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Synopsis: Attempting to build a cross-platform RPG app in Adobe Flash Builder and am trying to figure out the best class hierarchy and the best way to store the static data used to build each of the individual "hero" and "monster" types. My programming experience, particularly in AS3, is embarrassingly small.

My ultra-alpha method is to include a "_class" object in the constructor for each instance. The _class, in turn, is a static Object pulled from a class created specifically for that purpose, so things look something like this:

// Character.as
package
{
  public class Character extends Sprite
  {
    public var _strength:int;
    // etc.
    public function Character(_class:Object)
    {
      _strength = _class._strength;
      // etc.
    }
  }
}

// MonsterClasses.as
package
{
  public final class MonsterClasses extends Object
  {
    public static const Monster1:Object={
      _strength:50,
      // etc.
    }
    // etc.
  }
}

// Some other class in which characters/monsters are created.
// Create a new instance of Character
var myMonster = new Character(MonsterClasses.Monster1);

Another option I've toyed with is the idea of making each character class/monster type its own subclass of Character, but I'm not sure if it would be efficient or even make sense considering that these classes would only be used to store variables and would add no new methods. On the other hand, it would make creating instances as simple as var myMonster = new Monster1; and potentially cut down on the overhead of having to read a class containing the data for, at a conservative preliminary estimate, over 150 monsters just to fish out the one monster I want (assuming, and I really have no idea, that such a thing might cause any kind of slowdown in execution).

But long story short, I want a system that's both efficient at compile time and easy to work with during coding. Should I stick with what I've got or try a different method?

As a subquestion, I'm also assuming here that the best way to store data that will be bundled with the final game and not read externally is simply to declare everything in AS3. Seems to me that if I used, say, XML or JSON I'd have to use the associated AS3 classes and methods to pull in the data, parse it, and convert it to AS3 object(s) anyway, so it would be inefficient. Right?

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up vote 4 down vote accepted

As a subquestion, I'm also assuming here that the best way to store data that will be bundled with the final game and not read externally is simply to declare everything in AS3. Seems to me that if I used, say, XML or JSON I'd have to use the associated AS3 classes and methods to pull in the data, parse it, and convert it to AS3 object(s) anyway, so it would be inefficient. Right?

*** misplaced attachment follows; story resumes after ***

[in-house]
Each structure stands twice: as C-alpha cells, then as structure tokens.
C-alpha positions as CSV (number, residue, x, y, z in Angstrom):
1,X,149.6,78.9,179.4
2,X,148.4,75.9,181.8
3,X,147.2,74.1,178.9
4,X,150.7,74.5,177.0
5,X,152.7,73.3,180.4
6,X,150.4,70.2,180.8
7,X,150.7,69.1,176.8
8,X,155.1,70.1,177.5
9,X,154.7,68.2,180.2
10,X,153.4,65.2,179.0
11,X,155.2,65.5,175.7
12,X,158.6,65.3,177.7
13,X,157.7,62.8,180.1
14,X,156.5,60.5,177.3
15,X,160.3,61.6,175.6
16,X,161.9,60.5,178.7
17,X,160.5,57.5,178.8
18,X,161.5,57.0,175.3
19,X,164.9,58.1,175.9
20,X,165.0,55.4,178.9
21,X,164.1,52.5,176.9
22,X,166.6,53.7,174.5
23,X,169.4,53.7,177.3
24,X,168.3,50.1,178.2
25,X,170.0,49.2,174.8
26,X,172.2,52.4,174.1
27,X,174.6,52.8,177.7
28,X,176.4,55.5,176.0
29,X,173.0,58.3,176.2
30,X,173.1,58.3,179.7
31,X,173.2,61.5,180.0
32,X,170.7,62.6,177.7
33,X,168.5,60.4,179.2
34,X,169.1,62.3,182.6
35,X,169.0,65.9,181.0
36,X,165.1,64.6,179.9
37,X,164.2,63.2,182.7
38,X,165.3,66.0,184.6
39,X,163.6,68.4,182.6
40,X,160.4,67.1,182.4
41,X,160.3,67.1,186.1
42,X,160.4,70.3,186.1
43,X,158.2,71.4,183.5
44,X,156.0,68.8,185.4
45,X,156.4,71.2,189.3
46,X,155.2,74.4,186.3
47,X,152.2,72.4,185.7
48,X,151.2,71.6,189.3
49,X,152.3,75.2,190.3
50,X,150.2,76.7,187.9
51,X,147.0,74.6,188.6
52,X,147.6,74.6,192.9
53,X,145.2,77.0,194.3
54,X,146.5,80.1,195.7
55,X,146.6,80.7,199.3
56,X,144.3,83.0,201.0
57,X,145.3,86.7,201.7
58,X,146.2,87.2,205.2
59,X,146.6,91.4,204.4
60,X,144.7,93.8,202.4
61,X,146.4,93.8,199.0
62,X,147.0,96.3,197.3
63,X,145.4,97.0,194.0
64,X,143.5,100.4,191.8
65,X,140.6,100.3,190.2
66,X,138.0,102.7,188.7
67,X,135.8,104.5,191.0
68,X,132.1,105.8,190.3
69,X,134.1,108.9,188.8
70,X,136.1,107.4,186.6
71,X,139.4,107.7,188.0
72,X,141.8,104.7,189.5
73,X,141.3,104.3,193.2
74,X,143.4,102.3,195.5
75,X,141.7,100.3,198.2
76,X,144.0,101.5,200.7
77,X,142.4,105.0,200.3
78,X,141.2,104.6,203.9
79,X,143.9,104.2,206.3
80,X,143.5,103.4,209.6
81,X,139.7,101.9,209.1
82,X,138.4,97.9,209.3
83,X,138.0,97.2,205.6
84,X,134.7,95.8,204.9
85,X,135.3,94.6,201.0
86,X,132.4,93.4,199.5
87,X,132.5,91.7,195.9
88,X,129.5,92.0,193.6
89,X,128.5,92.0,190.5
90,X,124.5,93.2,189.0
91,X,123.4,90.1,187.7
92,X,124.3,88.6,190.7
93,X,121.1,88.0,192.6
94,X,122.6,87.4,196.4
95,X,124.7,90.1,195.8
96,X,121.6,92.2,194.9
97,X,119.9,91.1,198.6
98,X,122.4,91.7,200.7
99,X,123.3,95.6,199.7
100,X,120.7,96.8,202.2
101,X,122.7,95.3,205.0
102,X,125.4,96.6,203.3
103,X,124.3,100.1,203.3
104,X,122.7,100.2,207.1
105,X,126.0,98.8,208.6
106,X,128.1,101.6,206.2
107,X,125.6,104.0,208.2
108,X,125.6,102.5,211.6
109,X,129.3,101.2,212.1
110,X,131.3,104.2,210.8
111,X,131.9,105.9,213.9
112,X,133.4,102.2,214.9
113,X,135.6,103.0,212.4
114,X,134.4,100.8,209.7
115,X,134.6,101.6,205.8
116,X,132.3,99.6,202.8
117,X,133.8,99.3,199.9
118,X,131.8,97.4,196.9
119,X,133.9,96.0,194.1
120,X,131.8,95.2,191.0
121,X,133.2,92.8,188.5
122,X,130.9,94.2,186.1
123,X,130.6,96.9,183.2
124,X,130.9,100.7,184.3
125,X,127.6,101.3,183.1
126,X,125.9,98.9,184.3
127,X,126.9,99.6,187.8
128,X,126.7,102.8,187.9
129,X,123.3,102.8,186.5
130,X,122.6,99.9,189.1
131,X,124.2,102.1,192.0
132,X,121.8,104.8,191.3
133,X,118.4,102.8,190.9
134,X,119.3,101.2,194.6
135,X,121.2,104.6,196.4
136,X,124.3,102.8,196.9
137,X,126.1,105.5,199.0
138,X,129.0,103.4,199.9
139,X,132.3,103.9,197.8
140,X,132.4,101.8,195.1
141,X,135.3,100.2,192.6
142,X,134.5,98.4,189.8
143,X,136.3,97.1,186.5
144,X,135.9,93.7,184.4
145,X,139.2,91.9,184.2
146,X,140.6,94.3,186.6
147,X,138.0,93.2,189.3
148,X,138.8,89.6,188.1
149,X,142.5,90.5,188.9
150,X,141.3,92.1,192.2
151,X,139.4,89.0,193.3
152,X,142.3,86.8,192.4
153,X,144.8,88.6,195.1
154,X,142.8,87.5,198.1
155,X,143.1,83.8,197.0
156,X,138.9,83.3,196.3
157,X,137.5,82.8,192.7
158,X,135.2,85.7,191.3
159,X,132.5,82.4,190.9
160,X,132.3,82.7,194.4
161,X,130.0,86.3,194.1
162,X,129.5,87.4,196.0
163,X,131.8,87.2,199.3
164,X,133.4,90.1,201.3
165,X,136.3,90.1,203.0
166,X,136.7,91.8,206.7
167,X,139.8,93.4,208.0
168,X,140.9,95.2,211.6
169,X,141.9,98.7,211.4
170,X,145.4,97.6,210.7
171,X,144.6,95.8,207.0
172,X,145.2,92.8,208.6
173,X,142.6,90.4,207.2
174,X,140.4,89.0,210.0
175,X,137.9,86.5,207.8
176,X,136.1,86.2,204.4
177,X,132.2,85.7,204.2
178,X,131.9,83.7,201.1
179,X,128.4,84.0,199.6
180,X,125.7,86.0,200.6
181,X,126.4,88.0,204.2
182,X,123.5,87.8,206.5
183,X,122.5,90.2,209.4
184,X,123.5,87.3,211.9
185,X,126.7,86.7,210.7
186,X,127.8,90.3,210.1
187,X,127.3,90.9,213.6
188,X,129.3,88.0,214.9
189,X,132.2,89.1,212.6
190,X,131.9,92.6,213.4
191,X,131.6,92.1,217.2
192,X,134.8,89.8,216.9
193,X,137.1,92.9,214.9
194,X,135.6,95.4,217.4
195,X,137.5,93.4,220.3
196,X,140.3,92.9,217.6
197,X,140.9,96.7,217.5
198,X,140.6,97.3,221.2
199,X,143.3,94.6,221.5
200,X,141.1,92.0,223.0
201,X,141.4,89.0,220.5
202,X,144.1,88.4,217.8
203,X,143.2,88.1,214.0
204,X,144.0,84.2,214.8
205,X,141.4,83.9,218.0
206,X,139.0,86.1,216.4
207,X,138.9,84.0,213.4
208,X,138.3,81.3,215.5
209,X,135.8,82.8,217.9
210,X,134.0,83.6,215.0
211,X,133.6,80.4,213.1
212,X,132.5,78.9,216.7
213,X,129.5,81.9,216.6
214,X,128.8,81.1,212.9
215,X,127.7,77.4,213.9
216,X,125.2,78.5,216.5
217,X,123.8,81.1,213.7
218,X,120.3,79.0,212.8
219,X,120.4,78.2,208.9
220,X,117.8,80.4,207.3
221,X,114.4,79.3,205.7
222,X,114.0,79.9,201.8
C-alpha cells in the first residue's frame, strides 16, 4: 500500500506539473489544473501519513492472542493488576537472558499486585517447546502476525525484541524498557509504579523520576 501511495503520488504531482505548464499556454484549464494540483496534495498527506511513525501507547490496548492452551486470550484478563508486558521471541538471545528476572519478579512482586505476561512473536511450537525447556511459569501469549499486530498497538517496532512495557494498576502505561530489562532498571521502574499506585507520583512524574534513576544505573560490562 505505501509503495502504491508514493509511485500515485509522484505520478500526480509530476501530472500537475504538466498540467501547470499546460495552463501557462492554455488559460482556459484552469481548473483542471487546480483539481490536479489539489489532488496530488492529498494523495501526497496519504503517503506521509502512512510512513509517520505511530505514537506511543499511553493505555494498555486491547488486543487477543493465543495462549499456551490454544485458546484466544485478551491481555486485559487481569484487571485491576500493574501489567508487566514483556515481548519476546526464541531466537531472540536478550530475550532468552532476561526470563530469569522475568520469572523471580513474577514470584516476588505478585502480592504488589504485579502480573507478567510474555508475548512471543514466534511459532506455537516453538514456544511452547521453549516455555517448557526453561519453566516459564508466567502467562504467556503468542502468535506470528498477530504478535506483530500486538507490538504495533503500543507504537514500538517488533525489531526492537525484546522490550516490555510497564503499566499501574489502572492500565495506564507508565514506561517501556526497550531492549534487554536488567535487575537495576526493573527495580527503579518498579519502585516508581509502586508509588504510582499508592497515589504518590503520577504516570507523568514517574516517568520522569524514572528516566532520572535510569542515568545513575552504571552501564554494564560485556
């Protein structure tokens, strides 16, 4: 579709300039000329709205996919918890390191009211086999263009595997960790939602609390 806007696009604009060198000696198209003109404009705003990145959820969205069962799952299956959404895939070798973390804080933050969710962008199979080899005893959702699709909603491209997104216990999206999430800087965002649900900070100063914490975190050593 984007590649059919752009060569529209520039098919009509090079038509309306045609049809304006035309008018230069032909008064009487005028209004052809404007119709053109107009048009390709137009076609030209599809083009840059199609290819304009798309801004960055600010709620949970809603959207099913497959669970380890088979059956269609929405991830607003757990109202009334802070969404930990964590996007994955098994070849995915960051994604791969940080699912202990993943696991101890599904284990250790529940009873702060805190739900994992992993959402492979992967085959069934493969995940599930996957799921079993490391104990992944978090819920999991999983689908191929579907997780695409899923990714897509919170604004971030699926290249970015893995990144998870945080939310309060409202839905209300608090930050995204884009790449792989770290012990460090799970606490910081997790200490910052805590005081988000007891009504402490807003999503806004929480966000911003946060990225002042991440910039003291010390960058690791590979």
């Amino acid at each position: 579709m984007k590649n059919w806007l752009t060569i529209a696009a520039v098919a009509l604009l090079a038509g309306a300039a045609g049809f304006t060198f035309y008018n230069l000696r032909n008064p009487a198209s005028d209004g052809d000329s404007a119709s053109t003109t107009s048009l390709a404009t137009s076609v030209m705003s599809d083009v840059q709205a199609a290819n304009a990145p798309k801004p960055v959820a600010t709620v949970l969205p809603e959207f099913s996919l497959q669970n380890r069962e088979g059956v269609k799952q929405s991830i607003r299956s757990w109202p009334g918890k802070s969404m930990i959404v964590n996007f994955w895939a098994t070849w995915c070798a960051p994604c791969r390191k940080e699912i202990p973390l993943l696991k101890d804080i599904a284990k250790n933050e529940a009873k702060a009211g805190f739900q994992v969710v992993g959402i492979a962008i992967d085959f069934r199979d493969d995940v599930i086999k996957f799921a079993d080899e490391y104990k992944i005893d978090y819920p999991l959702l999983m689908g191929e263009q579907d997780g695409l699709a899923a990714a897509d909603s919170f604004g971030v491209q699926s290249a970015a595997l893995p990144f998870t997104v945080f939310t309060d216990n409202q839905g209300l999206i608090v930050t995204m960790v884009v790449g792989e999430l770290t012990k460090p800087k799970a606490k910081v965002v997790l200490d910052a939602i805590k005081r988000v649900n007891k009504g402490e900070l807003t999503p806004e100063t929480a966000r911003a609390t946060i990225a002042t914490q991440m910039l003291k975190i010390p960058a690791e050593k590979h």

I suppose you could do that, but doing that would be a hassle to change the numbers, especially for a development team of anything more than 1. As in, if you are the only developer and are sure there will never be any other developers then I guess hard-coding all the values would work out okay. But that's generally a bad coding practice because it's more cleanly organized to keep code and data separate. That helps even if it's just you, but is pretty imperative if there is anyone other than you who will be working on the game.

As for the overall question, I would code your monsters as a class that operates on whatever strength etc. you pass in and then read in a JSON file where the values for the different monsters is defined. Then instantiating a specific monster would look like var monster = new Character("monster3") or maybe var monster = new Character(data) where the JSON would be something like:

{
  "id": "monster3",
  "image": "demon.jpg",
  "strength": 50
}

Basically, I'm recommending your first approach but with the data defined in an external data file instead of hard-coded as a class.

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Thank you. With this advice I think I'll go with some schema-constrained XML. –  eclecto Dec 17 '12 at 20:11
    
After some experimentation, this approach is actually creating a lot of problems for me. I'll update the question with the issues. –  eclecto Jan 3 '13 at 17:29
1  
ok I await your edits, I'm very curious what your problems could be. –  jhocking Jan 3 '13 at 17:53
    
I'm reverting the question and reaccepting your answer for now. I didn't realize you could embed XML documents directly instead of using URLLoader, which was creating a whole new set of problems. I still need to read up on embedding, but I'll only reopen this question again if I hit another stumbling block I just can't get past. –  eclecto Jan 3 '13 at 18:34
    
Well using URLLoader is better than embedding for flexibility in others editing the values (half the reason to do it that way) but yeah that's a separate question, best asked on the main StackOverflow since that isn't specific to games. –  jhocking Jan 3 '13 at 20:29
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